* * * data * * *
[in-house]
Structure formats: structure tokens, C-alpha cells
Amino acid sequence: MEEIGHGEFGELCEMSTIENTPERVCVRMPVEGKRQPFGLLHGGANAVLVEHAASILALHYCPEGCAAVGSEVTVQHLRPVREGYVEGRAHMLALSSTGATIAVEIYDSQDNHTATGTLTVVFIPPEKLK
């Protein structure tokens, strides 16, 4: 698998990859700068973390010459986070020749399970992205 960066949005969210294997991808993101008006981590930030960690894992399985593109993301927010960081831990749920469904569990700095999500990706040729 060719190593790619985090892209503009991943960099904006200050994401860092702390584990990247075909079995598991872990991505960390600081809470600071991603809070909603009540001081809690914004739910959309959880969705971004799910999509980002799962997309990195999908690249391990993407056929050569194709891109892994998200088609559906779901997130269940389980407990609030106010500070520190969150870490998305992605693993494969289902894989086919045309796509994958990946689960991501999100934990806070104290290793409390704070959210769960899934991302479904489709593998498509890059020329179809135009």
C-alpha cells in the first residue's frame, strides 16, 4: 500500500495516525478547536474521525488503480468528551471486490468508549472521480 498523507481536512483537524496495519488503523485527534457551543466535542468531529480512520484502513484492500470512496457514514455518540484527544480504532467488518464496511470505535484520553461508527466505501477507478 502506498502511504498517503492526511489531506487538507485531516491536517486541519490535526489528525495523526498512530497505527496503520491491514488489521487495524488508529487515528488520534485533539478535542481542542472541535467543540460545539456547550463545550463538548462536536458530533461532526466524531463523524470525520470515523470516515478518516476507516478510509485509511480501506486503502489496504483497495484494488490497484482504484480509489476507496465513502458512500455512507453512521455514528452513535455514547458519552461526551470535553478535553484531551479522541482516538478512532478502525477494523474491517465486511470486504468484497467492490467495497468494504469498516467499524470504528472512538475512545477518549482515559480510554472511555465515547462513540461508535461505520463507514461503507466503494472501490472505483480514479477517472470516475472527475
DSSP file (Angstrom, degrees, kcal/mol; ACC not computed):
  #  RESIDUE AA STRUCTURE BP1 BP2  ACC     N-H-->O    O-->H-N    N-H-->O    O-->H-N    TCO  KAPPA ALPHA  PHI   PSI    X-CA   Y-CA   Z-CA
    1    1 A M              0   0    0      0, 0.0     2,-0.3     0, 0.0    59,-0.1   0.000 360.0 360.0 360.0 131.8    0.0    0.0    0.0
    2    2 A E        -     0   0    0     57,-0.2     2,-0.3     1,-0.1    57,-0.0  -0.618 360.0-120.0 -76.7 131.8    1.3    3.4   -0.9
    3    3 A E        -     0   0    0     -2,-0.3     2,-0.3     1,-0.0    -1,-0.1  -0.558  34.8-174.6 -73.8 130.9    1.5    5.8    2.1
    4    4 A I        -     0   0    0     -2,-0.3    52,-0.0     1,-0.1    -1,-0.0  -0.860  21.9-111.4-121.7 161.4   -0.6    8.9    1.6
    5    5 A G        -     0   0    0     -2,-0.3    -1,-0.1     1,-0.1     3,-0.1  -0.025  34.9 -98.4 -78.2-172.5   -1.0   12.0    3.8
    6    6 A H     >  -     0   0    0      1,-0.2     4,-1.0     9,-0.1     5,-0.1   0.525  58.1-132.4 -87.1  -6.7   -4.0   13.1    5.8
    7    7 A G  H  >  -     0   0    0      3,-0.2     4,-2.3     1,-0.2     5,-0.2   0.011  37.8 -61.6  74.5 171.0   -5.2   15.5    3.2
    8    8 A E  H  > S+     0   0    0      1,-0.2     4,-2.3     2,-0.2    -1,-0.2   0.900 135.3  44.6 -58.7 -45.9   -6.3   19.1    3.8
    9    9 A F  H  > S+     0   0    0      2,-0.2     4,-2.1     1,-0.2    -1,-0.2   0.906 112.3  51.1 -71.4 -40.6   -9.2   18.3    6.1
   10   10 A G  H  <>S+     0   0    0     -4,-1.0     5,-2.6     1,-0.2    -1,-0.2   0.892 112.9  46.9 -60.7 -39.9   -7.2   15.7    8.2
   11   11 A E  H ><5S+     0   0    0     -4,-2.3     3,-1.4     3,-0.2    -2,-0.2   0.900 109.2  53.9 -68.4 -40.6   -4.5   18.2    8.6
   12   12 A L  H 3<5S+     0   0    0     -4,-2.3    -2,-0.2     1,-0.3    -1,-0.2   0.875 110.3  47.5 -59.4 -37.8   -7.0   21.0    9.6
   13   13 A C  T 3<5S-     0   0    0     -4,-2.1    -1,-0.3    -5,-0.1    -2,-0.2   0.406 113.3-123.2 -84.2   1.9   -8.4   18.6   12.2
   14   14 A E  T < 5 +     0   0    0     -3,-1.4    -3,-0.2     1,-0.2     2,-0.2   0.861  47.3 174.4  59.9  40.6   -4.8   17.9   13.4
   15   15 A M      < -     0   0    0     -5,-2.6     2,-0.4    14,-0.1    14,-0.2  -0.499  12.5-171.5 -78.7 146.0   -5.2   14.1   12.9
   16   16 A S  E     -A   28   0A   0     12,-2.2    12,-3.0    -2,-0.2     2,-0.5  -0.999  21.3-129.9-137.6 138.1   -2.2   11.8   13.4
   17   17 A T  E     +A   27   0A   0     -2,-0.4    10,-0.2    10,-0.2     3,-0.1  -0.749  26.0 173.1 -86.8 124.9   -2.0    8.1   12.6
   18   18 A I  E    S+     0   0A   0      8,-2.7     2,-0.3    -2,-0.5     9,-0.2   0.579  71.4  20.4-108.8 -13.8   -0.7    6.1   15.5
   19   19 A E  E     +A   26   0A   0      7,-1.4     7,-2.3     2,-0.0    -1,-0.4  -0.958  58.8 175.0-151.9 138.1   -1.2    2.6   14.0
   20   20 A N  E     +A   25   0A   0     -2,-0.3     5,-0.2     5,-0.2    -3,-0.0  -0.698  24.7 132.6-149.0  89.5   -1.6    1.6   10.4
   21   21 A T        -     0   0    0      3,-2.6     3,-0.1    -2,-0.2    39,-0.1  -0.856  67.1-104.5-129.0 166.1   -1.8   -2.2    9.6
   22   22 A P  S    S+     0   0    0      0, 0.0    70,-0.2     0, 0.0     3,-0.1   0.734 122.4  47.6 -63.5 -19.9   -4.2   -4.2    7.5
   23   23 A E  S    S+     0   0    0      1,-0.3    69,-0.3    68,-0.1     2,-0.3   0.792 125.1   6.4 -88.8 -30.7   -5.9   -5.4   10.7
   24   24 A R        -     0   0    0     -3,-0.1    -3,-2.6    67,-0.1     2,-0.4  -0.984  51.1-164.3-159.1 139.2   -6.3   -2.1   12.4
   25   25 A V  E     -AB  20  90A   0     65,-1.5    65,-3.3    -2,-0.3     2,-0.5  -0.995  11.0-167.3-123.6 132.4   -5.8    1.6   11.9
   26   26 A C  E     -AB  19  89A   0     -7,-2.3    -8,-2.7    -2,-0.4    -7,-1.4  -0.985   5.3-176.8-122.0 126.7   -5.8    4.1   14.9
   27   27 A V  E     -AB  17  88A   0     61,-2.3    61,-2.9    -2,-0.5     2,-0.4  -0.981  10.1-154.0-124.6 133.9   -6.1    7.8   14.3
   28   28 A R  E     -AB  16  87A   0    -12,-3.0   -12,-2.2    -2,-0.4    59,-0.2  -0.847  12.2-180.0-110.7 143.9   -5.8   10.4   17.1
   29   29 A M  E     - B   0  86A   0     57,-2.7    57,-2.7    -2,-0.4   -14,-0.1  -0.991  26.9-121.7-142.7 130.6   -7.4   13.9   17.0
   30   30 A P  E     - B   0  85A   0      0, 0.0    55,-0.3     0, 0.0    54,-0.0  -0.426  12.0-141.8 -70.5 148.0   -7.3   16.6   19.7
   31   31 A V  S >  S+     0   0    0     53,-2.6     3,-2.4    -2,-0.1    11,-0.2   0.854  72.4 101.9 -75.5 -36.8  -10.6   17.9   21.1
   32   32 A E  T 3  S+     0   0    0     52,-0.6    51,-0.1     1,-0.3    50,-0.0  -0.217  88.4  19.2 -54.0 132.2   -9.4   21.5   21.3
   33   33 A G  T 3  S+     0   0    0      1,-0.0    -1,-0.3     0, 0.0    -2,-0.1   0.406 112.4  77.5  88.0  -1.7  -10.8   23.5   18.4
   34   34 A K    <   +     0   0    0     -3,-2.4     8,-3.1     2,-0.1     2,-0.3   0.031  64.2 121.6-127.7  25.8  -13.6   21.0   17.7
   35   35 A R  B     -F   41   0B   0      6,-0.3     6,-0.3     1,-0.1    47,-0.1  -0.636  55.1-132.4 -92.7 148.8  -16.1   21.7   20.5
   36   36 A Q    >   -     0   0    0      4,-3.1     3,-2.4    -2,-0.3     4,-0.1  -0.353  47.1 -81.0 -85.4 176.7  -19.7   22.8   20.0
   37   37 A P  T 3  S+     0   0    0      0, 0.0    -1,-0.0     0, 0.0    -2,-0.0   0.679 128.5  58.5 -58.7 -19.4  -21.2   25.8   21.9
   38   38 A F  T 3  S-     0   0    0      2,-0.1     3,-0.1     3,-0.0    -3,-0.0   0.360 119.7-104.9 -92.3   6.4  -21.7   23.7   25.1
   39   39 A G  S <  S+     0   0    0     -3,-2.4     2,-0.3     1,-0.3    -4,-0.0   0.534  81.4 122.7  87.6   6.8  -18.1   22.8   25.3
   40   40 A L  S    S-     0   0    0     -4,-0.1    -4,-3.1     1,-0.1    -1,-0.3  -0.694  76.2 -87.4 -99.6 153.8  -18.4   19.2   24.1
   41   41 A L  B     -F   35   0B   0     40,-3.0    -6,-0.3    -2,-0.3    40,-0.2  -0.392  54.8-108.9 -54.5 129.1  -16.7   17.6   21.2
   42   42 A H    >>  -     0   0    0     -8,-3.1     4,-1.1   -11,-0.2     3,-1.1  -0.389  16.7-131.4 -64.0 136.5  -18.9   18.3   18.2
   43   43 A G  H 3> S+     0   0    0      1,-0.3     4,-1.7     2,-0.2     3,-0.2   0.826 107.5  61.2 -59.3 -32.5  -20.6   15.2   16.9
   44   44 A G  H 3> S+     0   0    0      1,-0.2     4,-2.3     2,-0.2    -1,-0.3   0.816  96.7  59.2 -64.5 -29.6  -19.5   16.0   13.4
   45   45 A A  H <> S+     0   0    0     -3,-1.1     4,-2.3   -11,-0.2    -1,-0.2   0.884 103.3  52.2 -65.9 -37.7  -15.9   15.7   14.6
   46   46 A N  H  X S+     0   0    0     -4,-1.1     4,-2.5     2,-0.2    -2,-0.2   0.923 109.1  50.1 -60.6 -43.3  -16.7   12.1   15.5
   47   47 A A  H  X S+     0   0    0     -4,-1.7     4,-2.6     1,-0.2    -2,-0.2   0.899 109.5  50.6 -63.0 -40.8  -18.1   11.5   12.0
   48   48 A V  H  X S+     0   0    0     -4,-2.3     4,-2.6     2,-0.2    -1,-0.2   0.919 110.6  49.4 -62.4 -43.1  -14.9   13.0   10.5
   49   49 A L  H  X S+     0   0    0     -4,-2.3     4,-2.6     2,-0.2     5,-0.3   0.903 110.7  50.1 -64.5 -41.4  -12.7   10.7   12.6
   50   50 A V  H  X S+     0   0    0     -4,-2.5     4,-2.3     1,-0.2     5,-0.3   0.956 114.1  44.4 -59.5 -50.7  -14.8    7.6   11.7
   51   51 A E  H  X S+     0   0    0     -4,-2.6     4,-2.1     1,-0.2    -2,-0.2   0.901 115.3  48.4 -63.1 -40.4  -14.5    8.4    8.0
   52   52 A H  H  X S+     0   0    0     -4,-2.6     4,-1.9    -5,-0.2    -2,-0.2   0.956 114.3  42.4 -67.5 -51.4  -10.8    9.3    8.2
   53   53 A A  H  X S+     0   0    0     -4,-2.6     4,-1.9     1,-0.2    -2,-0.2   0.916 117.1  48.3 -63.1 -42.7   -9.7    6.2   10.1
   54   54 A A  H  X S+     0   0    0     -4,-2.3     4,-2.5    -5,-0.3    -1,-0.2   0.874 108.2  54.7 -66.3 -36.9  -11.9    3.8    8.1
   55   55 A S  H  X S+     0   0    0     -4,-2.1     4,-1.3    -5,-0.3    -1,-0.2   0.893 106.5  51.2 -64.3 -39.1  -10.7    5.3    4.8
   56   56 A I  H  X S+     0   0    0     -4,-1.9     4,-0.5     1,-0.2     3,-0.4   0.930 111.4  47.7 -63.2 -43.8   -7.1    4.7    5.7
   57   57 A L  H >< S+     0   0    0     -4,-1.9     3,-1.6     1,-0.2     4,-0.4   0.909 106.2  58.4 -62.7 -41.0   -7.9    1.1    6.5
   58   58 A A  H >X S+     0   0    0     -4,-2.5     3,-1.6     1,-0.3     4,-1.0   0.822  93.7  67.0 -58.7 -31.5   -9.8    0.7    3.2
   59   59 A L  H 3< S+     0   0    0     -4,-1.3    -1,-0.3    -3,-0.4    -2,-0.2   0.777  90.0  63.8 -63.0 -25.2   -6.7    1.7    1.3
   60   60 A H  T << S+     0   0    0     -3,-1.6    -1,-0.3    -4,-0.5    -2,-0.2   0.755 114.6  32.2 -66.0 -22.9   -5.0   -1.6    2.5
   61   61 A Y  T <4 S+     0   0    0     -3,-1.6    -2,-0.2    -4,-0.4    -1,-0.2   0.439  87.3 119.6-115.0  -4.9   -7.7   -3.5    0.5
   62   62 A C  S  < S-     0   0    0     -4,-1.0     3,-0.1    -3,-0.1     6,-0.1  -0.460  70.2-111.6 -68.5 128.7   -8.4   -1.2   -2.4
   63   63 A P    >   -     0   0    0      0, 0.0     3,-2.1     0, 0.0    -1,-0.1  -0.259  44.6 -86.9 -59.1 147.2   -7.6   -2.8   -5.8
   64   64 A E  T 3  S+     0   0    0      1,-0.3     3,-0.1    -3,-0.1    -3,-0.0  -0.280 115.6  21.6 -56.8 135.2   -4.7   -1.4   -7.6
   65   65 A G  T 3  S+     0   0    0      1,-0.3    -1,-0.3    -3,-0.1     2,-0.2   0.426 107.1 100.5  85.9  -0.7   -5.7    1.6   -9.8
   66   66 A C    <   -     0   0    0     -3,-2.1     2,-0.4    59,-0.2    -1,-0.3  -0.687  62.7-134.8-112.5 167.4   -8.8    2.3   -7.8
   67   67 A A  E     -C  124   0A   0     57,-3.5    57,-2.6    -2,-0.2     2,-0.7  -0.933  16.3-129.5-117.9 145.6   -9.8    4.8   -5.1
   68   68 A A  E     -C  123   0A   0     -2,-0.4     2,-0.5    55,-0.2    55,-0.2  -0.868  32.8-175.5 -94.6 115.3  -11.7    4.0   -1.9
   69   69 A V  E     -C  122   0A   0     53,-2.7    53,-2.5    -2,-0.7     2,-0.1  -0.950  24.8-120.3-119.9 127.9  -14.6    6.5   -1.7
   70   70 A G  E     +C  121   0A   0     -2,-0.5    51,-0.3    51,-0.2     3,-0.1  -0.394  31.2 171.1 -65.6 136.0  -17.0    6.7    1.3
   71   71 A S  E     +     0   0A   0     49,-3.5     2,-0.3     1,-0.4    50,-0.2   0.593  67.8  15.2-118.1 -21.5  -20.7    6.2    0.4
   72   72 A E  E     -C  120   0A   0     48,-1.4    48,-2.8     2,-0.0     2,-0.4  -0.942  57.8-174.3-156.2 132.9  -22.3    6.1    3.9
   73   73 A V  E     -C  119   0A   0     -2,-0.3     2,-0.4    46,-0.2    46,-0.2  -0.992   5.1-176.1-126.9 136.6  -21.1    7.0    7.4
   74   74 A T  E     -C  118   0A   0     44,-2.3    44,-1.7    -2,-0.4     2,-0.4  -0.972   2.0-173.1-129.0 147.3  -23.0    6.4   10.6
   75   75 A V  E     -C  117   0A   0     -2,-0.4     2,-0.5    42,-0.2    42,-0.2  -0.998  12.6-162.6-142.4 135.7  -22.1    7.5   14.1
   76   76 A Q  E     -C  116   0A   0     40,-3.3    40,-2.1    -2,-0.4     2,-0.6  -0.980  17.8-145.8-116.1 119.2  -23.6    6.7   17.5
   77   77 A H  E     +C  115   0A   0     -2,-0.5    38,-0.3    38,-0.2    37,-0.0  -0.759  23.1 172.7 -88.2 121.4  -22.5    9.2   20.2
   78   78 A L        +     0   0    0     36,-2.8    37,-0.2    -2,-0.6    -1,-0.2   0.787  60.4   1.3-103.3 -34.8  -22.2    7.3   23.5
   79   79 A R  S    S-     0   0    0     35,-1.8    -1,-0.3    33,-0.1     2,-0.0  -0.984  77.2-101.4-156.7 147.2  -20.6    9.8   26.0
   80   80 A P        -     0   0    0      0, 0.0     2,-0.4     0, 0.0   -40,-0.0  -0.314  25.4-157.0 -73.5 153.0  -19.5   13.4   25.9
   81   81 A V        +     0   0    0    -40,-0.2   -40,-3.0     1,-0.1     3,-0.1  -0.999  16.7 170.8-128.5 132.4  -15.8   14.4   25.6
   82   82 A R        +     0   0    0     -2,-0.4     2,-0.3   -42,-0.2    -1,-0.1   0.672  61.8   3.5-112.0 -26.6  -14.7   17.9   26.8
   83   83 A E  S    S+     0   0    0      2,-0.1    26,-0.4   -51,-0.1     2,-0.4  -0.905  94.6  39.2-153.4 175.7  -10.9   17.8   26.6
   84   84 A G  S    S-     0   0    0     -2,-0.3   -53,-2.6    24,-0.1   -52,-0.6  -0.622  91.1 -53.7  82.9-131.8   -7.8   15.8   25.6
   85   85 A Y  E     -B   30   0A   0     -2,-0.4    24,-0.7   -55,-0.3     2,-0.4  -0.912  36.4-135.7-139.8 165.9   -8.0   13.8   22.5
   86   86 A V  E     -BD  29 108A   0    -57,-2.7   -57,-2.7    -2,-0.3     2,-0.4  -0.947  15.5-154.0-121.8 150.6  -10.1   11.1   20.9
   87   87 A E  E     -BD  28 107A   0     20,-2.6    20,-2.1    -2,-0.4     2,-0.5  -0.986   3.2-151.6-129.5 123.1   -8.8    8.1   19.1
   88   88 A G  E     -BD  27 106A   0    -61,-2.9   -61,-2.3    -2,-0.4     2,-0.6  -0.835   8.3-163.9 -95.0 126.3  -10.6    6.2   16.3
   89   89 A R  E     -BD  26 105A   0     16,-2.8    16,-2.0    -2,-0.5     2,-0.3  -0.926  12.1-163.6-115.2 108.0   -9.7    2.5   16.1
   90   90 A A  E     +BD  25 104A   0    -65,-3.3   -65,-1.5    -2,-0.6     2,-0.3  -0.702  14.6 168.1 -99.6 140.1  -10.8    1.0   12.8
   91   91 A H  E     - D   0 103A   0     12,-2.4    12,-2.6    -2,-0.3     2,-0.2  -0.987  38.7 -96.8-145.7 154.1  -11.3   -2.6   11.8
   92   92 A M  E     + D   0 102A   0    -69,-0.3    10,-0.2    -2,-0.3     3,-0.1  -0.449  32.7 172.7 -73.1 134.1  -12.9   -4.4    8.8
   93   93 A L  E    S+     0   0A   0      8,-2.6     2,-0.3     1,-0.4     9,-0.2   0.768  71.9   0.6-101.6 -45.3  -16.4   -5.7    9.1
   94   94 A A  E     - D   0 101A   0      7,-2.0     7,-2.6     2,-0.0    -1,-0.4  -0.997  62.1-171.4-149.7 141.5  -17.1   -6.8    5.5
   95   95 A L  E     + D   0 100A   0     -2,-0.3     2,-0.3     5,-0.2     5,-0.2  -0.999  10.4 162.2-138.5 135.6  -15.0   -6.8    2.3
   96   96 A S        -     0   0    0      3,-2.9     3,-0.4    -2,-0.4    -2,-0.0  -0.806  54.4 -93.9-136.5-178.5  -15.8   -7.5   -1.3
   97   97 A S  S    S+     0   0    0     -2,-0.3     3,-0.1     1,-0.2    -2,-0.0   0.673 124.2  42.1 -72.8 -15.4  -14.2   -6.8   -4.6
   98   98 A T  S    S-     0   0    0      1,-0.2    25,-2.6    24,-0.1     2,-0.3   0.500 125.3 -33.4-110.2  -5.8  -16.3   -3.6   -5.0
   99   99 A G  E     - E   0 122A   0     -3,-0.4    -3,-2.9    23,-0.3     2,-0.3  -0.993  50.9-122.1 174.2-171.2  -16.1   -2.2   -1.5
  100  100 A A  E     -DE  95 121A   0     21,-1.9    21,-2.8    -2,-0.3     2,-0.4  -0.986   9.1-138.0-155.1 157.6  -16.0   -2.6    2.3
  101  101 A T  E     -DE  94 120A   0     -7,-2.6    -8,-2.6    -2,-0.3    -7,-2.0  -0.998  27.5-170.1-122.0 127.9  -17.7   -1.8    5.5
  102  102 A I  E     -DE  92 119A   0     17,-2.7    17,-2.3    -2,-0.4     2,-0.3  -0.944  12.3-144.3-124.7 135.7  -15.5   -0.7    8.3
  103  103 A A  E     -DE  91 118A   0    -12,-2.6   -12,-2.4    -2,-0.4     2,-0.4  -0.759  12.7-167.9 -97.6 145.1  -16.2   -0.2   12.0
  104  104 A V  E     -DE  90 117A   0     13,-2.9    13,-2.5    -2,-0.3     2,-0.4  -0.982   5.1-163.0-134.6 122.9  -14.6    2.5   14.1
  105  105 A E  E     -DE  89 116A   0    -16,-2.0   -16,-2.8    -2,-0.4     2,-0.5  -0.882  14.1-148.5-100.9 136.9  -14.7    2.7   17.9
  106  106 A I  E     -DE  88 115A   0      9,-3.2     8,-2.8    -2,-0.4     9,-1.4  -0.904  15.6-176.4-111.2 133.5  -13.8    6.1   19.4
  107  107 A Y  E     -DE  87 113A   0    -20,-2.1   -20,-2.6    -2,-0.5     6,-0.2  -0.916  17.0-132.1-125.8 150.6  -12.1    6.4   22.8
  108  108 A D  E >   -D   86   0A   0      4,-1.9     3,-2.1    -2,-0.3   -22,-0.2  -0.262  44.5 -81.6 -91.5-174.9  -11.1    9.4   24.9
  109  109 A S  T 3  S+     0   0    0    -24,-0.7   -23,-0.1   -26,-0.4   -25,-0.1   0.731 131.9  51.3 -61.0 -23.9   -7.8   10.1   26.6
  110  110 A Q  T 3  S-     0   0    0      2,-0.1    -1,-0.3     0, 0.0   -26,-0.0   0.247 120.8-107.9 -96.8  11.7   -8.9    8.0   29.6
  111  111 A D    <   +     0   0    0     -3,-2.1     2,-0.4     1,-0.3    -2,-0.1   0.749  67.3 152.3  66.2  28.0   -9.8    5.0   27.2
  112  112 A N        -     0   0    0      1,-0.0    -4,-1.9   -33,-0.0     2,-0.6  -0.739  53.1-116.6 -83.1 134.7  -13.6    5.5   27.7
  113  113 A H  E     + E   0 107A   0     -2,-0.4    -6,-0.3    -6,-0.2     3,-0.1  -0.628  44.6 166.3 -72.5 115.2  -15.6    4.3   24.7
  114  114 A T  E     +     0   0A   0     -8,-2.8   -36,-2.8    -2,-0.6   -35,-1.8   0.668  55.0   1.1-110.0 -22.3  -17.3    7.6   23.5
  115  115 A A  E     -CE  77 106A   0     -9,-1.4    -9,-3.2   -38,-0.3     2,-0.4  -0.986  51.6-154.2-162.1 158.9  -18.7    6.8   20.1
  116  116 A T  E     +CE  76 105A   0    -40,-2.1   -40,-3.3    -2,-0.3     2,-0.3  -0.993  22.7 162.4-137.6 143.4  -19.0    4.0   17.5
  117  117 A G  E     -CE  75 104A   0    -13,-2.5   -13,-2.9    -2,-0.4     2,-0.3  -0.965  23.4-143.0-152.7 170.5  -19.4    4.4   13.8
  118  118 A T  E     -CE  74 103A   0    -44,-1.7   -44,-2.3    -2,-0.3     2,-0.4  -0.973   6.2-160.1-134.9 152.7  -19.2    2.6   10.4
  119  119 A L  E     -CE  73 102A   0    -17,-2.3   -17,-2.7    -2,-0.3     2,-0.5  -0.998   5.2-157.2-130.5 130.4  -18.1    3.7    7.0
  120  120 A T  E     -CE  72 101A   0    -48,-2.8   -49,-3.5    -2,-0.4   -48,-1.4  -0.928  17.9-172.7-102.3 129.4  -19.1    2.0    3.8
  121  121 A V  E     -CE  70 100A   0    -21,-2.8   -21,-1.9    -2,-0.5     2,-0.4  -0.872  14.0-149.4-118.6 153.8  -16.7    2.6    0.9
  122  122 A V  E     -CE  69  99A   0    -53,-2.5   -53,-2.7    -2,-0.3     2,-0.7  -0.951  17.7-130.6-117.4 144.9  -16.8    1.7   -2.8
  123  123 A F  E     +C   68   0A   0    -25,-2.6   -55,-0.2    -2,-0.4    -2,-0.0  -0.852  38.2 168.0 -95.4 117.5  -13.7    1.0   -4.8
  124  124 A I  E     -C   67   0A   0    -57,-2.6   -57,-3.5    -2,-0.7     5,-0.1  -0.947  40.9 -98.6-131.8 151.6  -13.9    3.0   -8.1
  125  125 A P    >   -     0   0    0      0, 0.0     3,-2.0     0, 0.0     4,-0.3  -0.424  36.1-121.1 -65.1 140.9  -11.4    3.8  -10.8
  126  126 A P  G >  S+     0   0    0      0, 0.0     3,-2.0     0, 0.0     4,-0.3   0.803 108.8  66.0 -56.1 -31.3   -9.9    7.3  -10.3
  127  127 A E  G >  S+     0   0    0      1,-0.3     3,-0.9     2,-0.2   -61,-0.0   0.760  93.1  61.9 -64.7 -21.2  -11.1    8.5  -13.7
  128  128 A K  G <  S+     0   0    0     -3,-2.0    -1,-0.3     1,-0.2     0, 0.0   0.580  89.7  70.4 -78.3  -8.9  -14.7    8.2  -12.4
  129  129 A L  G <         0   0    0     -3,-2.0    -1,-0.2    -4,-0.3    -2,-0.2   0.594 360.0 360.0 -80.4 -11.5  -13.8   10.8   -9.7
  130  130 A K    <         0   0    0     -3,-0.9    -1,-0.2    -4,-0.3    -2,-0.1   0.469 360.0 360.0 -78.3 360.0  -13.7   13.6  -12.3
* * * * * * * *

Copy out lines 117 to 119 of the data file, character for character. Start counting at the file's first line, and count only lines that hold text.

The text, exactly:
  110  110 A Q  T 3  S-     0   0    0      2,-0.1    -1,-0.3     0, 0.0   -26,-0.0   0.247 120.8-107.9 -96.8  11.7   -8.9    8.0   29.6
  111  111 A D    <   +     0   0    0     -3,-2.1     2,-0.4     1,-0.3    -2,-0.1   0.749  67.3 152.3  66.2  28.0   -9.8    5.0   27.2
  112  112 A N        -     0   0    0      1,-0.0    -4,-1.9   -33,-0.0     2,-0.6  -0.739  53.1-116.6 -83.1 134.7  -13.6    5.5   27.7